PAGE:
And on my reading, authority is what the poem finally challenges as well: if we take time to grieve, to voice our sorrow, we too might begin to question authority, like the bizarre imperative to stifle normal emotion. And then we might also begin to question other types of authority, like the roots underlying the patterns of violence in the U.S. and around the world. Courageous writers like Glenn Greenwald are addressing such questions.

Or we could just forget about all that and try to feel happy again.

Maybe some people don’t hesitate to question authority in times like these whether they grieve or not. Maybe some people think art and especially poetry are frivolous and irrelevant to any of this. But I do not read this poem as a frothy sound bite, a feel-good mantra of “grief (not greed) is good.” For me it is a potent reminder to slow down, to claim the right to grieve, to begin to question what is going on, and how and why we respond as we do.

There will be time for hope and strength. For now, Glück brings a message in a bottle on the vital kinship between grief in art and in life.

While I Was Out, Kay Ryan Was U.S. Poet Laureate

One of life’s unanticipated pleasures is catching up on great stuff I missed during the hardcore years of early parenting. Beginning in late 2007 I devoted all waking and most potential sleeping hours to my high-needs infant daughter and to finishing school. Which means that I was oblivious to the appointment of Kay Ryan as U.S. Poet Laureate from 2008 to 2010.

I wish we’d all missed other things too, like the Tea Party, Sarah Palin, the global financial meltdown, cropped skinny jeans.

But back to Ryan. Discovering her wonderful poems feels like a surprise holiday, or some totally unexpected consolation for awful parenting magazines and rapid aging.

Some fun facts: Ryan lives in Marin County, California and taught remedial English in a community college there for thirty years. For decades she had trouble even getting published but kept writing anyway. Her collection The Best of It: New and Selected Poems won the Pulitzer Prize in 2010. In 2011 she was named a MacArthur Fellow.

Ryan is not overtly historical or political in her writing. Her playful poems, which often include what she calls “recombinant rhymes,” are more concerned with unraveling the intricacies of language and reviving clichés than with personal suffering. But it would be a mistake to think that she writes naively or superficially. Her poems seem light but often harbor a lovely and subtle dark side, somehow both triumphant and totally in the know about the limits of triumph.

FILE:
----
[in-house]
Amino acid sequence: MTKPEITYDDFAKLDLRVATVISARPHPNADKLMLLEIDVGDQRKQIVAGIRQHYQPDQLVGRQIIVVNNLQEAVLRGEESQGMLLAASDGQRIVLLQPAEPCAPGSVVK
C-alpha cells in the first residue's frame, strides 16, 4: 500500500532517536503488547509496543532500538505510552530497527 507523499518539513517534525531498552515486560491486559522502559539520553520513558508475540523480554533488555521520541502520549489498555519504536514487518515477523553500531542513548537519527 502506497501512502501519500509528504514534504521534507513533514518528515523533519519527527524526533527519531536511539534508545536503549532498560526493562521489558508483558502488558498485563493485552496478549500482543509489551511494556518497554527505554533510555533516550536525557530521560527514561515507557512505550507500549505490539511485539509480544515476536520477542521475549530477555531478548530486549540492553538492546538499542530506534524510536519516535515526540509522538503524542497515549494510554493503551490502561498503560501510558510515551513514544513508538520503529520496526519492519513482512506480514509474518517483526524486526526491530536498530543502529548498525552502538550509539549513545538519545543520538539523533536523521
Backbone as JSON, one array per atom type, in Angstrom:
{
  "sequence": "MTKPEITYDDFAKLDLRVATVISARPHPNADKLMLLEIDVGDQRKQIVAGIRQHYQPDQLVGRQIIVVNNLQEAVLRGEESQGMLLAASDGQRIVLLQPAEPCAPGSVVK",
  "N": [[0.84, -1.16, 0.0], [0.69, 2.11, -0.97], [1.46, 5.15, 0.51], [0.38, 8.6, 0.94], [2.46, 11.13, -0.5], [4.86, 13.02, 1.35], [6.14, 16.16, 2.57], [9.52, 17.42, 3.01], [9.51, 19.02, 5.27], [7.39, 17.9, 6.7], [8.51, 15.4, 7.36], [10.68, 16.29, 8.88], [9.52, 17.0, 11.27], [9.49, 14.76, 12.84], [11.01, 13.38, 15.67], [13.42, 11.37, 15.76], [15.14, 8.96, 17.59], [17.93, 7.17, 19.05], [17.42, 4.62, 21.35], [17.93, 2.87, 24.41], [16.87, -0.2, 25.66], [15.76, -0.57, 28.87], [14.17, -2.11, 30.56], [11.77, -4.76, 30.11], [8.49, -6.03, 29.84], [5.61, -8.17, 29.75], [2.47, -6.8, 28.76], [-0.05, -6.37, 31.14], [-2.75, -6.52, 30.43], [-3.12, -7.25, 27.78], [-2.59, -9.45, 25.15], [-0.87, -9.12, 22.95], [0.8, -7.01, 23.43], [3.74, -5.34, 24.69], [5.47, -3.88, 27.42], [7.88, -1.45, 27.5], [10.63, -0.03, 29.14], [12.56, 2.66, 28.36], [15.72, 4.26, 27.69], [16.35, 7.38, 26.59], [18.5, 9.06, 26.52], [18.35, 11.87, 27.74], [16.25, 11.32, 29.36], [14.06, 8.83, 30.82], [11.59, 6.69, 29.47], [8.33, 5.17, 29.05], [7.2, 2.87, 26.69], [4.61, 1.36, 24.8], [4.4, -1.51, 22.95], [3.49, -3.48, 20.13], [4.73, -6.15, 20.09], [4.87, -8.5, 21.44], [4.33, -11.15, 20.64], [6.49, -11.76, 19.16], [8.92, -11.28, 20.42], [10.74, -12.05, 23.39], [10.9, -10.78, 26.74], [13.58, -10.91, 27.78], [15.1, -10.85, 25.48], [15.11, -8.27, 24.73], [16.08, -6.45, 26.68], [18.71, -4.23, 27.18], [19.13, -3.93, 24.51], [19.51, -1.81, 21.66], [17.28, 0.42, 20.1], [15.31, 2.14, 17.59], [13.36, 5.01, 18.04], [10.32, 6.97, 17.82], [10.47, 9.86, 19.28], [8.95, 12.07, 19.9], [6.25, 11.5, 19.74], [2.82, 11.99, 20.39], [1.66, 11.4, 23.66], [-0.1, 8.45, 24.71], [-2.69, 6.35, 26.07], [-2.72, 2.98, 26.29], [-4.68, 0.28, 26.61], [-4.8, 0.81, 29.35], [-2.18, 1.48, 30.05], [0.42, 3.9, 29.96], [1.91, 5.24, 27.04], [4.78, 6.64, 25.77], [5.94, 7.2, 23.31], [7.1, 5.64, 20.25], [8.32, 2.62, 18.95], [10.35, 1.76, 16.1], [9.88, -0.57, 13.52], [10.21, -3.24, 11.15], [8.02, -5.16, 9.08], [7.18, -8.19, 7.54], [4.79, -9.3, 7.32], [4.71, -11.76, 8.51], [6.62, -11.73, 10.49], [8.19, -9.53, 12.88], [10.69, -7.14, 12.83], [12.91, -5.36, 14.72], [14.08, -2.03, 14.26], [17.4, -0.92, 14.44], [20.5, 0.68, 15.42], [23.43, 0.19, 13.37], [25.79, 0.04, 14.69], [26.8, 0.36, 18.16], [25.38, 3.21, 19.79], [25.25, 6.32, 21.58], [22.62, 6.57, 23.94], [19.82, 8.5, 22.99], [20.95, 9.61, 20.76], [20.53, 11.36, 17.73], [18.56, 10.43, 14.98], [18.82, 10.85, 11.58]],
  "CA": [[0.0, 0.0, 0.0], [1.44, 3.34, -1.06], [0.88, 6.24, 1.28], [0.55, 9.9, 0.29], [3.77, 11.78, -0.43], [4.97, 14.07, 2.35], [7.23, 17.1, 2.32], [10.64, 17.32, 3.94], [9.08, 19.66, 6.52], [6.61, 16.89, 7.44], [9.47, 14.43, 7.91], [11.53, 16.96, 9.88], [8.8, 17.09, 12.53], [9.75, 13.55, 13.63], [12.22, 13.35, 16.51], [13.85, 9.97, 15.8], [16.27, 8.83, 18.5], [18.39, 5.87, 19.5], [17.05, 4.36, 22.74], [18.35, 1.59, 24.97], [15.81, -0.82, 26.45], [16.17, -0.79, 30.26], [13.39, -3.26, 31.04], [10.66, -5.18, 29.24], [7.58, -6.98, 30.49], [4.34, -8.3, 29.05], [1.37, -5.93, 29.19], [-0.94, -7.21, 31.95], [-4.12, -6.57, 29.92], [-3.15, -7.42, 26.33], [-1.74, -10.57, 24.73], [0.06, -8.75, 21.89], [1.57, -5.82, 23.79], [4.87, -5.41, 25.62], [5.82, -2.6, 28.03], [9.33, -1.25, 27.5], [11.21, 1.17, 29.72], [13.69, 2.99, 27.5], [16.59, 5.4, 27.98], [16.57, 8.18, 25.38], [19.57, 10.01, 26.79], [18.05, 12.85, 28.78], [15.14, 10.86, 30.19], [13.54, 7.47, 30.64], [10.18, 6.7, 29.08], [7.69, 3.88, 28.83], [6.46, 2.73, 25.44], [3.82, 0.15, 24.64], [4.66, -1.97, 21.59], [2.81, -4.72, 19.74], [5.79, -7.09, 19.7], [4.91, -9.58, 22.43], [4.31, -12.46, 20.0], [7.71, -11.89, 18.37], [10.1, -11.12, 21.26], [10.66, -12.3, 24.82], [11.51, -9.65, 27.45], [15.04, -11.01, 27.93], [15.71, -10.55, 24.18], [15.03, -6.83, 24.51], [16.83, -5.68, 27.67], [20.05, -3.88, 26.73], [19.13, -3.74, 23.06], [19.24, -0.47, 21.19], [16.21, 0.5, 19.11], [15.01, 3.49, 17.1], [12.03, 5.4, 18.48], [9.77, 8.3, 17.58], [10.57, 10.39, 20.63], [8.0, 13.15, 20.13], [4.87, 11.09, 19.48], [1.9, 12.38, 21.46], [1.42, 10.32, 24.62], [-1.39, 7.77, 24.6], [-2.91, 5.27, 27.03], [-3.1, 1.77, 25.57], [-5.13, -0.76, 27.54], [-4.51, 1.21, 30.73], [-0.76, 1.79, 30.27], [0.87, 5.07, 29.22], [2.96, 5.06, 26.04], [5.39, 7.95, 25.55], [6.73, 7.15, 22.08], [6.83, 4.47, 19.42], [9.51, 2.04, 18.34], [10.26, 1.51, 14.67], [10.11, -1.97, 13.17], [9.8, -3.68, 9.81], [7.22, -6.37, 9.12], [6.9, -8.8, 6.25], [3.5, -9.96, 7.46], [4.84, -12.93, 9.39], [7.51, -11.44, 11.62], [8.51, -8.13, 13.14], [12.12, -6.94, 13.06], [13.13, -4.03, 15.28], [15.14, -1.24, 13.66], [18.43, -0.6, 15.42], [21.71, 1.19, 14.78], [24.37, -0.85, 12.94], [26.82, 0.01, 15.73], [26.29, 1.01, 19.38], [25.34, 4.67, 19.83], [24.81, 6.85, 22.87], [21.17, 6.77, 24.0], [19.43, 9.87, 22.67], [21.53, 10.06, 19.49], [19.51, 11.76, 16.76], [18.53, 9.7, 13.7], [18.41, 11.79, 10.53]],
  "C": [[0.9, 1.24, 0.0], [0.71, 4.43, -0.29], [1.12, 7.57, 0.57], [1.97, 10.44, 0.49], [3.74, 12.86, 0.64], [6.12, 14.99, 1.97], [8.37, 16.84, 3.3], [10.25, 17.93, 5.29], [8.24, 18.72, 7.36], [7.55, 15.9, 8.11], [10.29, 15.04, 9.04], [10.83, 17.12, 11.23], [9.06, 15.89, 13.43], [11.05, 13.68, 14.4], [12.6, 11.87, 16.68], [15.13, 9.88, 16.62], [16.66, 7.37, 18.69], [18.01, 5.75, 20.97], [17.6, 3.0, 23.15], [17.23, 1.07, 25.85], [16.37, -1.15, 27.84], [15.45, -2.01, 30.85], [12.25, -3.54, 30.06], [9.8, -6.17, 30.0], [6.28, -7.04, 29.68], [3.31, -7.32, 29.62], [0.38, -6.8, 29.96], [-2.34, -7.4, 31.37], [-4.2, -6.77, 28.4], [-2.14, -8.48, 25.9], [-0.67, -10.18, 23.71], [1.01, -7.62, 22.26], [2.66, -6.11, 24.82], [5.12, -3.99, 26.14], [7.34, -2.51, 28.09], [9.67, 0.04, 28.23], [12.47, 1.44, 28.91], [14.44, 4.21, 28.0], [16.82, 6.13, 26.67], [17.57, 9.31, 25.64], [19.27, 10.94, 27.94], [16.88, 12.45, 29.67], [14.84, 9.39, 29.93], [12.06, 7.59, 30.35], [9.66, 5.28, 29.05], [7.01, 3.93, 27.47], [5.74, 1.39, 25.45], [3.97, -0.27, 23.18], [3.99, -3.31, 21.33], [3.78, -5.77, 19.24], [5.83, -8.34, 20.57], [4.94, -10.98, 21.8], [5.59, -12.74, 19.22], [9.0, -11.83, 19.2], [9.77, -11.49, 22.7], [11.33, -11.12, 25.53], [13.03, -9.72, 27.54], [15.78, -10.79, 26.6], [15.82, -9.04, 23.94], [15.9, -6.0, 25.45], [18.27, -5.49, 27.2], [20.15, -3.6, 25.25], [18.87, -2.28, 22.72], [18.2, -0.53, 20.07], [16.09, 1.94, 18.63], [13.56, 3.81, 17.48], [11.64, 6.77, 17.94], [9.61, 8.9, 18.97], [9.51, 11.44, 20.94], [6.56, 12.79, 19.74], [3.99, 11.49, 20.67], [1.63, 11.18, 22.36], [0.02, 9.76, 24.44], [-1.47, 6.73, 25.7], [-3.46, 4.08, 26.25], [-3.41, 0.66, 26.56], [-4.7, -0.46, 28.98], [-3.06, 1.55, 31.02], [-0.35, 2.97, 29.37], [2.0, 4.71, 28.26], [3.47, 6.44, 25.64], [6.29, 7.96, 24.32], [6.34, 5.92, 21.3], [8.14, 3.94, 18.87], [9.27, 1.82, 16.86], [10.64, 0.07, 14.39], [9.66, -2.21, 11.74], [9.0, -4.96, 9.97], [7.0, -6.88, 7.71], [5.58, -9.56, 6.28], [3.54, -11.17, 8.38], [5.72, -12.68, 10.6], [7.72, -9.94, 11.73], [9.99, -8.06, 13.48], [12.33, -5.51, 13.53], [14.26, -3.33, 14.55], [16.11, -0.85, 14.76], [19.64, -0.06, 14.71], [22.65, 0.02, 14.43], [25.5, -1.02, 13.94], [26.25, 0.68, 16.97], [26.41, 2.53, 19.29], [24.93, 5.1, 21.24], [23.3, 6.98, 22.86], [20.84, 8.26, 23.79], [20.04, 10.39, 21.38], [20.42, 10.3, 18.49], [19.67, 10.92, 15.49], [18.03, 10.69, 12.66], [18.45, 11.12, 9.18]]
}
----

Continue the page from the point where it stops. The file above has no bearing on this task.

A good example of this lyric chiaroscuro is her poem “Relief”:

We know it is close

to something lofty.

Simply getting over being sick

or finding lost property

has in it the leap,

the purge, the quick humility

of witnessing a birth-

how love seeps up

and retakes the earth.

There is a dreamy

wading feeling to your walk

inside the current

of restored riches,

clocks set back,

disasters averted.

I think this poem partly celebrates relief as sincerely wonderful, and I love the way Ryan opens up space to notice relief as an experience, not just a feeling. That is a rare gift in an anxious world of endlessly streaming data where many people struggle to notice their kids let alone the finer points of emotion.

But there is also a subtle irony here that I like. Relief is necessarily a reaction and temporary. It might feel like love, but it is only like love inasmuch as love actually retakes the earth, or as much as clocks set back change the pace of time. Relief is more like infatuation earned in advance.

And this difference implies an underlying hard-nosed realism, because exalting relief like this suggests some previous experience of loss or at least an awareness of it – anxiety at the very least. Otherwise there would be little surprise in finding the lost money or avoiding the house fire even though you accidentally left the oven on all day. If disasters must eventually come, at least we will have humbly earned the “dreamy wading feeling” in the lucky times when they don’t.

Ryan’s poems are not generally dramatic, but this one feels like it’s got stage potential, especially for dramatic irony. I can imagine some modern Hamlet speaking these lines to convince himself that things might really be okay, just before his uncle usurps the family business. Or a slightly silly character reading them straight.

It is a happy moment to find such a talented poet. I dare say it’s a relief to know that while I was fighting sleep and worrying about an infant’s slow weight gain, the U.S. exalted not just the Tea Party and Sarah Palin but the quirky and talented Kay Ryan.

Disasters not averted, and a sign of light in our history.